Caddie usage in Colorado on an uptick as courses recorded nearly 40,000 loops in 2017
by Gary Baines
Executive director Ed Mate likes to say, only half-jokingly, that the “C” in the CGA organization he represents not only stands for Colorado, but for Caddie.
There are numerous reasons there’s some truth in that for the CGA and for Mate.
As he noted in a recent interview with We Are Golf, “Caddying embodies some of the most important and fundamental attributes of our sport that make it great. Golf is a game of a lifetime and caddying puts young and old together to share it. Golf promotes health and wellness and caddies make it more enjoyable for adults to walk and gets kids outside and away from their video screens. Golf is a social game; show me a group of four golfers with four caddies and I will show you eight people having a great time.”
In addition, the Solich Caddie & Leadership Academy is a cornerstone initiative at CommonGround Golf Course, which is owned and operated by the CGA.
But the association’s commitment to caddying extends well beyond CommonGround. That was evident on Monday, when the CGA conducted its annual Caddie Summit for the seventh time, in this case at Denver Country Club. Clubs and courses with caddies programs from around the state met to exchange ideas, chat about subjects integral to caddying, see caddie trends in Colorado and listen to a few topic-appropriate speakers.
And this year, featured was a high-quality VIDEO — produced by Columbine Country Club — which focuses on the value of caddying and the full tuition and housing Evans Scholarship for caddies. It was filmed at Columbine and at the University of Colorado Evans Scholars house. Columbine had a once-thriving caddie program which produced numerous Evans Scholars before that program largely went by the wayside. But it’s been resurrected in the 21st century and is once again successful.
The CGA sees enough value in this annual Caddie Summit that it — through the Colorado Golf Foundation, which supports Colorado-based programs and organizations that use golf to build important life skills and character — awards a caddie grant of $500 to each club which attends with multiple representatives.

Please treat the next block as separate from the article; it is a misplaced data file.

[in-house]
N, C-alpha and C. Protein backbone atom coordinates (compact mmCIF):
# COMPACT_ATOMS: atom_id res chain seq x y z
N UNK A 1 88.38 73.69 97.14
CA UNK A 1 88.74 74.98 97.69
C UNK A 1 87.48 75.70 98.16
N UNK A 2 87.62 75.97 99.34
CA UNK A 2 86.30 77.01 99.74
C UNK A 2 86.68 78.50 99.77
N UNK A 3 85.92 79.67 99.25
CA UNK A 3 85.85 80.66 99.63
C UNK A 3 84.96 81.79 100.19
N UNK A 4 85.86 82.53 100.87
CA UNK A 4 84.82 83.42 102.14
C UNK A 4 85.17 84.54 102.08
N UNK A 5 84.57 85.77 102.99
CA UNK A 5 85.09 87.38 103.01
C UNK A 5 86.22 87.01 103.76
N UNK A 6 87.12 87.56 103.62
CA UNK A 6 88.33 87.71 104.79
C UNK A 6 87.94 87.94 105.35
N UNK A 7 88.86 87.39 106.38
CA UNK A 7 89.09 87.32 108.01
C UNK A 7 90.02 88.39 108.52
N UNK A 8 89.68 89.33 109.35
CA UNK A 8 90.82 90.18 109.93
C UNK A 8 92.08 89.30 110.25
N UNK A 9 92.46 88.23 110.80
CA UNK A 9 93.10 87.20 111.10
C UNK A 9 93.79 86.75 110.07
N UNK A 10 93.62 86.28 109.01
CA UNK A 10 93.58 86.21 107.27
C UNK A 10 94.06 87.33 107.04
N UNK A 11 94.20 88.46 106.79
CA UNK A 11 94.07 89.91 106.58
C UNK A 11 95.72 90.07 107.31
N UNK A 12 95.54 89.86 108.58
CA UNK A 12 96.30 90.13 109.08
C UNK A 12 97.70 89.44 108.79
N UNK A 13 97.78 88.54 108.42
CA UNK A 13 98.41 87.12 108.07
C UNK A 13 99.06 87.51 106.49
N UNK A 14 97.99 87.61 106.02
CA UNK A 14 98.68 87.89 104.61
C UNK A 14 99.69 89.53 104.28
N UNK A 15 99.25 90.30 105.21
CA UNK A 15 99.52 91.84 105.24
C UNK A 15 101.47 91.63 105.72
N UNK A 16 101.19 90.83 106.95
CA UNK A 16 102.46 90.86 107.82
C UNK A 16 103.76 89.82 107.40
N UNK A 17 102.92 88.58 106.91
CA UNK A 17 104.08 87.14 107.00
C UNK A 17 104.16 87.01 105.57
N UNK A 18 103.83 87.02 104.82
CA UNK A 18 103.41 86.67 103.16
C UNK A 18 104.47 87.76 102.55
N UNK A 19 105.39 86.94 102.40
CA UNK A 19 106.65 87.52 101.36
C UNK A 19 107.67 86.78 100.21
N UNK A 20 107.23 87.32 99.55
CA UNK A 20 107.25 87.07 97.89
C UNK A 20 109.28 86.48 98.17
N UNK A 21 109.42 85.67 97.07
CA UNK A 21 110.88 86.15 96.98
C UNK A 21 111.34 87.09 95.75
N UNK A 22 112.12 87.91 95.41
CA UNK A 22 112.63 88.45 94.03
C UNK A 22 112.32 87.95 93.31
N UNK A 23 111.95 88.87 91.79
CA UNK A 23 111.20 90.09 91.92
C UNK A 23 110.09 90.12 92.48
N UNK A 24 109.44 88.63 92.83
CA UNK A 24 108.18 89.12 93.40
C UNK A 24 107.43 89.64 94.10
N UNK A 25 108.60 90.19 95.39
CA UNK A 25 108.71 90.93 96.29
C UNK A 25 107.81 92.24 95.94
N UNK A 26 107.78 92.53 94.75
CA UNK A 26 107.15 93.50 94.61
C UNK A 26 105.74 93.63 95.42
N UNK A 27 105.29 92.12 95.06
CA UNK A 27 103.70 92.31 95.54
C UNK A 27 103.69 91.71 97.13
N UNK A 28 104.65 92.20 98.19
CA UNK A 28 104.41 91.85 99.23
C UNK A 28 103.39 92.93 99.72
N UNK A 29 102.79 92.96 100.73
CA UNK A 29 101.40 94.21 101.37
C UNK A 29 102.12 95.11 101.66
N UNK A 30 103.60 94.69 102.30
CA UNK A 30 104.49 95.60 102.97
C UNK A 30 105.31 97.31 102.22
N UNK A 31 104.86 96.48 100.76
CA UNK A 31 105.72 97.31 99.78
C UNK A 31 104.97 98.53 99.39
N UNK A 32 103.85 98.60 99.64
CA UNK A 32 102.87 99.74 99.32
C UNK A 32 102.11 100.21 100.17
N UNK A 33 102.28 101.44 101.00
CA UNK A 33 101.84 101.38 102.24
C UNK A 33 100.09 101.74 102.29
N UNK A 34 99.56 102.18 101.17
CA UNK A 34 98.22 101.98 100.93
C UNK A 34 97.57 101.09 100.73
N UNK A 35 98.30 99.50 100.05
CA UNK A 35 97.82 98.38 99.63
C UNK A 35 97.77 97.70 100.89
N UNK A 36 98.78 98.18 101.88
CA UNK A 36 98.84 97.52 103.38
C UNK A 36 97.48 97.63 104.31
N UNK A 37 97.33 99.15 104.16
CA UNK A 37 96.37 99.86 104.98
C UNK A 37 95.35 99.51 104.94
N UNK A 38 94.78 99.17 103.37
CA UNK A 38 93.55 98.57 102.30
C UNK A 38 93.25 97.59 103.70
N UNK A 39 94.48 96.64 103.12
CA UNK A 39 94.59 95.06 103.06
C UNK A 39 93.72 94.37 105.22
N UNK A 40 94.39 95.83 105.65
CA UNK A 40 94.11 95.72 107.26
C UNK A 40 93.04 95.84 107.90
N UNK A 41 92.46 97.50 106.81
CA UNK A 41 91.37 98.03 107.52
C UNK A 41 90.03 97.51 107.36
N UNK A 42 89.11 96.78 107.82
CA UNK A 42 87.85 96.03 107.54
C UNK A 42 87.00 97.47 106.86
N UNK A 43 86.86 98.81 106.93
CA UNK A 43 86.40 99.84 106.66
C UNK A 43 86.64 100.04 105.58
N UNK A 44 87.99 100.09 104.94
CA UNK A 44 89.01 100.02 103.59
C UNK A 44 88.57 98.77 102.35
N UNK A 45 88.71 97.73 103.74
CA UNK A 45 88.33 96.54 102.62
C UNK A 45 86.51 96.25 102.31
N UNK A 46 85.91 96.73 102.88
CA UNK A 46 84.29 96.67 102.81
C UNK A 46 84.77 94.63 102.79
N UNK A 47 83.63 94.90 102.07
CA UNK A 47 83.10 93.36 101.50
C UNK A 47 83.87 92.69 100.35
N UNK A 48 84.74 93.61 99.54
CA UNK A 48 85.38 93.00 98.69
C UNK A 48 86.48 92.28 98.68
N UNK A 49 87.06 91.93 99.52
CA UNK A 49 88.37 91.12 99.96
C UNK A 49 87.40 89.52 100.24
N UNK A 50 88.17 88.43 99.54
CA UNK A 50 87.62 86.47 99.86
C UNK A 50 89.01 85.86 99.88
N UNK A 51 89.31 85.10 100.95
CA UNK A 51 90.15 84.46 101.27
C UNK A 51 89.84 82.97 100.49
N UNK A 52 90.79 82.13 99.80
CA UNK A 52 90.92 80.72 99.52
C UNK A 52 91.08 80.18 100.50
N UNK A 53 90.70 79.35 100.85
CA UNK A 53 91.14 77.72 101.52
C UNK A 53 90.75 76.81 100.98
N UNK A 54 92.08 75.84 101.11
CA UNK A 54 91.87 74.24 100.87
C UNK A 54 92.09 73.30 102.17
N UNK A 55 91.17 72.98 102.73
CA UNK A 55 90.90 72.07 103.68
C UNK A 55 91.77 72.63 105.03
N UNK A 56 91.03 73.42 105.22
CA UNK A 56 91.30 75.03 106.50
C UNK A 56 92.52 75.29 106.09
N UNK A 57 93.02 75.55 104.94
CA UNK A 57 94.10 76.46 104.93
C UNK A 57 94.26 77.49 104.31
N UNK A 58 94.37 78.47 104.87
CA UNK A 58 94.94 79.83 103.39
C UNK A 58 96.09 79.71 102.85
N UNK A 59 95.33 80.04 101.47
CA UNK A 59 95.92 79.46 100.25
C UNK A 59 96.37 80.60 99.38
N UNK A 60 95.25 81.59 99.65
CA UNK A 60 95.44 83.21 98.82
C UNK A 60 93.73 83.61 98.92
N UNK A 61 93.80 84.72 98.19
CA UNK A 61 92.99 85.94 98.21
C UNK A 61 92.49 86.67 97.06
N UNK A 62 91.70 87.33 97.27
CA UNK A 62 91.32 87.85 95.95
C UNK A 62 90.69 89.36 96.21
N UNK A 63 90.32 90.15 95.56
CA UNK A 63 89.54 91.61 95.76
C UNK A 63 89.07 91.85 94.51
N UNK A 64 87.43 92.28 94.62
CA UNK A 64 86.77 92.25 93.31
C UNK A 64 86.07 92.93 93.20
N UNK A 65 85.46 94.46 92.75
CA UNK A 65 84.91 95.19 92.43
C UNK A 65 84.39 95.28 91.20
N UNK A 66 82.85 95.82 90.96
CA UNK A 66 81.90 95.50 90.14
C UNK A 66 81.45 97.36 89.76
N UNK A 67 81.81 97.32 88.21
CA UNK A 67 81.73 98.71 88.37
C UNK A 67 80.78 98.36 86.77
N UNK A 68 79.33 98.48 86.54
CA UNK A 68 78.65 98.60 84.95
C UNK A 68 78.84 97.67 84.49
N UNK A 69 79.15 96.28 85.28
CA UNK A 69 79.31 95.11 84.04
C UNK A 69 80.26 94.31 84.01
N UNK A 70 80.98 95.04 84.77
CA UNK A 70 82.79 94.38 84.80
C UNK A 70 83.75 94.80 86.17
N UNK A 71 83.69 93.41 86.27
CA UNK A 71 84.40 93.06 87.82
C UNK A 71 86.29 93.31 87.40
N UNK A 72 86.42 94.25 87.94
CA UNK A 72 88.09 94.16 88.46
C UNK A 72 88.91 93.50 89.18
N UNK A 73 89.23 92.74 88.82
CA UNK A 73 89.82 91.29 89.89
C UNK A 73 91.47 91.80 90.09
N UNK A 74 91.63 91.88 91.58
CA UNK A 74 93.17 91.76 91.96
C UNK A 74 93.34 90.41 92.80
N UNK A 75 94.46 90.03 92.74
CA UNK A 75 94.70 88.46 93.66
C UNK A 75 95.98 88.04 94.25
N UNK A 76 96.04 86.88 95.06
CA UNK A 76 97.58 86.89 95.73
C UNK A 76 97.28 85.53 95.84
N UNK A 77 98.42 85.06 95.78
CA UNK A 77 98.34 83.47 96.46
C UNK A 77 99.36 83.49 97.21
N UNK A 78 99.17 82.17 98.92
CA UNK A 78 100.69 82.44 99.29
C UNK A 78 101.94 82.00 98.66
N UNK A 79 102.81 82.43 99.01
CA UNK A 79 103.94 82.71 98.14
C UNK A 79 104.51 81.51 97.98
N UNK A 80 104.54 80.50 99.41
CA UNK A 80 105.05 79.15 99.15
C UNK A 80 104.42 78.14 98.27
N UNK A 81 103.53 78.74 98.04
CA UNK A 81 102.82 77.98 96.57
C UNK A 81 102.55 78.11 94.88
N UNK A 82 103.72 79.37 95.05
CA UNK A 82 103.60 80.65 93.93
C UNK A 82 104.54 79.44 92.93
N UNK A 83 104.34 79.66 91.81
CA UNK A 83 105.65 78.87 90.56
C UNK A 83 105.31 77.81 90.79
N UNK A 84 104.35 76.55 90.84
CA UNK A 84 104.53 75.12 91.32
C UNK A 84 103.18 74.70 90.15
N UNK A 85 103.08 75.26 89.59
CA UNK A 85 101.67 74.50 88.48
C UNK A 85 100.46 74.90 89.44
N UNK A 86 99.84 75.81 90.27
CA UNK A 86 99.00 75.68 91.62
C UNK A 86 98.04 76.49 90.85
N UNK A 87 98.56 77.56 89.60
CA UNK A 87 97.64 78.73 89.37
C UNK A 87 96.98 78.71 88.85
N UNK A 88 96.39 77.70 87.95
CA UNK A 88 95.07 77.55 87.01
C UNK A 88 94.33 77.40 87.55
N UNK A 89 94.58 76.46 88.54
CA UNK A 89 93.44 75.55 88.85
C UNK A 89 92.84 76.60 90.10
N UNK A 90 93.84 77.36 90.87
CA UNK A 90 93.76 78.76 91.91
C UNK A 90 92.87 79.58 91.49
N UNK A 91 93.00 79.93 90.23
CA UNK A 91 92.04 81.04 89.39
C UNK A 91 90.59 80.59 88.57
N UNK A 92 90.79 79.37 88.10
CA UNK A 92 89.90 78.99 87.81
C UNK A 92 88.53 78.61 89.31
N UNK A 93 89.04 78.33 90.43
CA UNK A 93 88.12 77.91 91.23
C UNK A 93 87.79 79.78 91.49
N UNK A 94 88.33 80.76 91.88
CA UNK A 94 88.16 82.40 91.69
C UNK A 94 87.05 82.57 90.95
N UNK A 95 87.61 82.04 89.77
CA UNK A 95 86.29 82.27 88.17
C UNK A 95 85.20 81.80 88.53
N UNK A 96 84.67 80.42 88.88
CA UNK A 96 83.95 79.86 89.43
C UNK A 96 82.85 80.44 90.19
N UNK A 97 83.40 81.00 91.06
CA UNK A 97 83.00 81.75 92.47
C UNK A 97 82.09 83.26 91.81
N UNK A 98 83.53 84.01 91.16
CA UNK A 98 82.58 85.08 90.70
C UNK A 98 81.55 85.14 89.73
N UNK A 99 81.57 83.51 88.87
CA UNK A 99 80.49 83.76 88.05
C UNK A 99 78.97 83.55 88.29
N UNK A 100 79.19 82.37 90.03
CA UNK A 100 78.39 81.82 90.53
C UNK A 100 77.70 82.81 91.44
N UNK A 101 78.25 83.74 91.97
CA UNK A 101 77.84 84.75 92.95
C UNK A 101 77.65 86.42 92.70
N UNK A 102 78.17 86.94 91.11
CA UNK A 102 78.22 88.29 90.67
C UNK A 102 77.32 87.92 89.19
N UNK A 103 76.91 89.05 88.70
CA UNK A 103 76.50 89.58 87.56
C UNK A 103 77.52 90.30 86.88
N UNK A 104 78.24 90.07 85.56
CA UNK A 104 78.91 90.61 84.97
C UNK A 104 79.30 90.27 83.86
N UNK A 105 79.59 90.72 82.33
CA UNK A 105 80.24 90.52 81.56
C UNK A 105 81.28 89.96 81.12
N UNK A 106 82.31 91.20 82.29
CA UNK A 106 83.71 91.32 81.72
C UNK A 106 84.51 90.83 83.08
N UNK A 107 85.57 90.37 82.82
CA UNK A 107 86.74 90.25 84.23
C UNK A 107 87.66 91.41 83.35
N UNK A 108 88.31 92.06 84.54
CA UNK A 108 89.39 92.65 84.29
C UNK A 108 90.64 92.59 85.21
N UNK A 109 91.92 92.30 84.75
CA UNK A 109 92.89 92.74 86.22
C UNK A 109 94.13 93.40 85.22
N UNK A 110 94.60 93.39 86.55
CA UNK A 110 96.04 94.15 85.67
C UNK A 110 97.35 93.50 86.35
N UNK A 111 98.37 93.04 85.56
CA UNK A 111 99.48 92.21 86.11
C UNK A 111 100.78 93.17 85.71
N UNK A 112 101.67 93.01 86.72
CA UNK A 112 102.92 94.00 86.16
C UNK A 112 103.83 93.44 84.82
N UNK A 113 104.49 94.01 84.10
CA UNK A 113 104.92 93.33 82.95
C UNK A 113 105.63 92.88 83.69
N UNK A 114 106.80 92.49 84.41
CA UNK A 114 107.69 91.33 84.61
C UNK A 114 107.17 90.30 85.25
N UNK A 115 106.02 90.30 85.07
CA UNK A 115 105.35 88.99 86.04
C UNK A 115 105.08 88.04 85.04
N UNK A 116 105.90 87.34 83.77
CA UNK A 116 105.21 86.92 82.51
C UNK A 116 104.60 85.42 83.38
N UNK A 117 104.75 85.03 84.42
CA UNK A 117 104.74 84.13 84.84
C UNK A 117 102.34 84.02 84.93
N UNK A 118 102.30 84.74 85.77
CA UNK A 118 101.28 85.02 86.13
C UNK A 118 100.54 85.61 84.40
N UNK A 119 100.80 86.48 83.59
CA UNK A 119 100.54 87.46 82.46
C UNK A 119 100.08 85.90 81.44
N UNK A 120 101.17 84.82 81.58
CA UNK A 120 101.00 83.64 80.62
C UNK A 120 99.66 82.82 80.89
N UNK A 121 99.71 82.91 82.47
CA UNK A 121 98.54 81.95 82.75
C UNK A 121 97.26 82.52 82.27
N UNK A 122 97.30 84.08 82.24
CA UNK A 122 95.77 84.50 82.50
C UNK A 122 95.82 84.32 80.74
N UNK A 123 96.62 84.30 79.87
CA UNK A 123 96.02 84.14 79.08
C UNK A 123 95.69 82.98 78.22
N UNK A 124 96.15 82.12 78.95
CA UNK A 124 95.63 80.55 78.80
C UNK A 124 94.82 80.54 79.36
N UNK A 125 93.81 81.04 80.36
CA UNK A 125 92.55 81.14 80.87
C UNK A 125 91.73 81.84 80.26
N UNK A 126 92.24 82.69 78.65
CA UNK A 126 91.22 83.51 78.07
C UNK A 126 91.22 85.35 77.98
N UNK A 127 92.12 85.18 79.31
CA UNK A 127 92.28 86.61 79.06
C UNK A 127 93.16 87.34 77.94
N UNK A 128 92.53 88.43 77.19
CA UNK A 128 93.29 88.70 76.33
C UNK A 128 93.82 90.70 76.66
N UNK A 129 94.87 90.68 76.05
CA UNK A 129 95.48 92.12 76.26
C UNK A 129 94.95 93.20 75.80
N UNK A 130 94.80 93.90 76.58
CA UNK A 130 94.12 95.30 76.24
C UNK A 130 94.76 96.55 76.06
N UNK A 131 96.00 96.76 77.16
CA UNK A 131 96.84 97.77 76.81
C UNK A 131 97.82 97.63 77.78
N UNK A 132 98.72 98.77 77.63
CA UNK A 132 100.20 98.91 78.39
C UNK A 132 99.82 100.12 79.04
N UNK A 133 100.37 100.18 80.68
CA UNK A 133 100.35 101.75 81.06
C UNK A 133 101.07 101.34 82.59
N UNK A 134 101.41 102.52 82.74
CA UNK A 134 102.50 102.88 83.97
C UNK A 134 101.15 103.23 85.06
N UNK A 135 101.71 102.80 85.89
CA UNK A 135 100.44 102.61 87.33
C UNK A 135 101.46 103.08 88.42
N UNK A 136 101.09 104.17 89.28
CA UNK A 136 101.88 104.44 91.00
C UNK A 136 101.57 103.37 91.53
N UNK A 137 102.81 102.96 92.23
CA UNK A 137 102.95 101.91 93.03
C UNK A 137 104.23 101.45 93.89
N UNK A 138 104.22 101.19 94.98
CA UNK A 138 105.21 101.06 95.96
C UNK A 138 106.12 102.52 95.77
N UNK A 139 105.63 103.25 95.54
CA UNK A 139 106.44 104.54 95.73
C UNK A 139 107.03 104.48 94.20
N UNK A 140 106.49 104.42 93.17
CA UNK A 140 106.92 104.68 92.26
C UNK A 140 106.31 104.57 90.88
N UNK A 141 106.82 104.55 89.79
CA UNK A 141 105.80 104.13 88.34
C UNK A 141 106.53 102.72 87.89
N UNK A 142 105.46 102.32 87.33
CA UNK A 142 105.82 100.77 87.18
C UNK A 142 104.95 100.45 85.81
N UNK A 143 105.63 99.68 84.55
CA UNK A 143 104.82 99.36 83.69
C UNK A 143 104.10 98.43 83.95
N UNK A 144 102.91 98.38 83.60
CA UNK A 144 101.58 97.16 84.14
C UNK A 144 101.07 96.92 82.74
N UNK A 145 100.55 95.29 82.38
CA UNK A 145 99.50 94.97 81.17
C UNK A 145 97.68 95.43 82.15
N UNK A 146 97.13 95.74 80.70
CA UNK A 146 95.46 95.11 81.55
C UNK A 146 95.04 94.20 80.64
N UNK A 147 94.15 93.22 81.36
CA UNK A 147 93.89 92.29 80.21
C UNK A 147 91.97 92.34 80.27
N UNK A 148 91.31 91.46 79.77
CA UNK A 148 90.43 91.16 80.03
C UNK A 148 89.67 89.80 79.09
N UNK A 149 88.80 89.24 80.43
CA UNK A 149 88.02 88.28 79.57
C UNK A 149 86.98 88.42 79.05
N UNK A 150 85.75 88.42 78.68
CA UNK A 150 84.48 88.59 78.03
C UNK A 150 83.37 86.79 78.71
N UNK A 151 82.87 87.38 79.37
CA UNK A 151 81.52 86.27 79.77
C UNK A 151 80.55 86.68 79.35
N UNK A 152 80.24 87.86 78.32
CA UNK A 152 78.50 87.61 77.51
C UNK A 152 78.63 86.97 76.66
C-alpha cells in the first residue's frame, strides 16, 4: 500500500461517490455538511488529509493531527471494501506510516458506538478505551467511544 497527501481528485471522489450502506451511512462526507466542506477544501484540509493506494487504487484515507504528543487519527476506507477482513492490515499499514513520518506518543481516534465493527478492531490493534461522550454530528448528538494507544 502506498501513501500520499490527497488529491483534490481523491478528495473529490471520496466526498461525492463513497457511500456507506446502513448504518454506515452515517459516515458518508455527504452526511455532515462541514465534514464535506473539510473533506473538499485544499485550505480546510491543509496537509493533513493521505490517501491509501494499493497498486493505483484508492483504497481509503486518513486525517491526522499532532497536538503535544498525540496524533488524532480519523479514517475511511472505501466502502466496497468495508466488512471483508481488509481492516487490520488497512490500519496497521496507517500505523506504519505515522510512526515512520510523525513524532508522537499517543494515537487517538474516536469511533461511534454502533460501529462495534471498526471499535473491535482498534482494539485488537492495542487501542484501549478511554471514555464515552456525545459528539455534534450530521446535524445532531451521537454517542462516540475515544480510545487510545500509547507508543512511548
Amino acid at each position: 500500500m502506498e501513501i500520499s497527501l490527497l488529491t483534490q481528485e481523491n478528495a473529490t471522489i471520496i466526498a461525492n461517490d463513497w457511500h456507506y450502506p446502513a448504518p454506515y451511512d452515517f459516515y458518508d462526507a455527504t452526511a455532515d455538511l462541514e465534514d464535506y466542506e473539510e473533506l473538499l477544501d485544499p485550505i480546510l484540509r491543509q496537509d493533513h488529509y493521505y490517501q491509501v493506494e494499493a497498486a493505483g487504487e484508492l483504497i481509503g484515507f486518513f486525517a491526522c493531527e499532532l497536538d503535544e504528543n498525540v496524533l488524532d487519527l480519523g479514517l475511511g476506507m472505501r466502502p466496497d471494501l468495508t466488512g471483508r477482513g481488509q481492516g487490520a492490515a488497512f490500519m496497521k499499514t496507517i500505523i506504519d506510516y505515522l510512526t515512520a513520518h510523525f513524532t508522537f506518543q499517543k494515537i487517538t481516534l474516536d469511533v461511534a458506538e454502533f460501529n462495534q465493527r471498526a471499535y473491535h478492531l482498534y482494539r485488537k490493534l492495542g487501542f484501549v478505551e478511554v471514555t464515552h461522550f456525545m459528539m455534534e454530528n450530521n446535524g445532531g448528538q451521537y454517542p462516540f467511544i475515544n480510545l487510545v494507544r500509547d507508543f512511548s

On Monday, 19 of the more than 20 caddie clubs/courses in Colorado were expected to participate in the Summit. Overall, nearly 70 people were in attendance, after 50 being the norm in recent years.
“If anybody sat through this session and was asked how do you measure the health of caddie programs and the enthusiasm, it’s the highest it’s ever been — absolutely,” Mate said. “The video we saw from Columbine, the attendance today, the energy level … we’re on the upswing for sure.”
Indeed, the Caddie Summit seems to be paying dividends — or at least helping the cause. The number of caddie/forecaddie rounds in Colorado — which is tracked by a survey the CGA sends to caddie clubs and courses — has been trending up in recent years. In 2017, that number hit almost 40,000 as a total of 39,919 were reported.
“The more loops for the kids, the more summer jobs — healthy jobs — there are for youths,” said Janene Guzowski, who chairs the CGA Caddie Development Committee and has been a director for the Western Golf Association (which administers the Evans Scholarship) for about eight years. “In the end, it can lead to a scholarship if everything else falls into place and they apply for an Evans Scholarship and have all the qualfications.
“For me, the more kids that are on the course learning how to talk to adults and being on time at 7:30 in the morning, learning accountability … it’s all good. It’s better than flipping burgers or mowing lawns.”
The fact that the CGA tracks the number of caddie rounds in Colorado puts it in better position than many states, said Tim Orbon (left), the manager of caddies and scholarship development for the WGA. “That data is awesome.”
Though the number of caddie loops has headed upward in the Caddie Summit survey, Mate is reluctant to draw any conclusions at this point. But he likes the fact that the data is being gathered.
“It’s too short a line to really see a trend,” said Mate, himself a former caddie — at Denver Country Club — and an Evans Scholars alum. “We’re asking the right questions and we actually have a number. If you don’t have a number, how do you measure? You can’t manage what you don’t measure. Let’s track it and get our clubs to report rounds consistently.”
Orbon was the keynote speaker for Monday’s Caddie Summit, providing updates on the Evans Scholarship, the new “Carry the Game” youth initiative designed to create lifelong golfers through caddying, and on the WGA’s Caddie Academies. At the Academies, for seven weeks each summer, participants caddie at courses in the Chicago area while living together in a community. Orbon also gave some tips on how to build caddie programs and make them thrive.
“When you have a speaker like Tim, whose enthusiasm and passion for caddie programs is really intoxicating, that was like a coach motivating a team,” Mate said. “The whole day is about getting people enthused, and I think we accomplished that for sure.”
Orbon was one of two WGA staff members on hand for Monday’s Caddie Summit. Director of the West Region Bill Moses was also in attendance. Moses was planning to visit the CU Evans Scholars house in Boulder later in the day.
Sixty-two caddies were on the Evans Scholarship at CU starting the school year, among the 965 current Evans Scholars nationwide.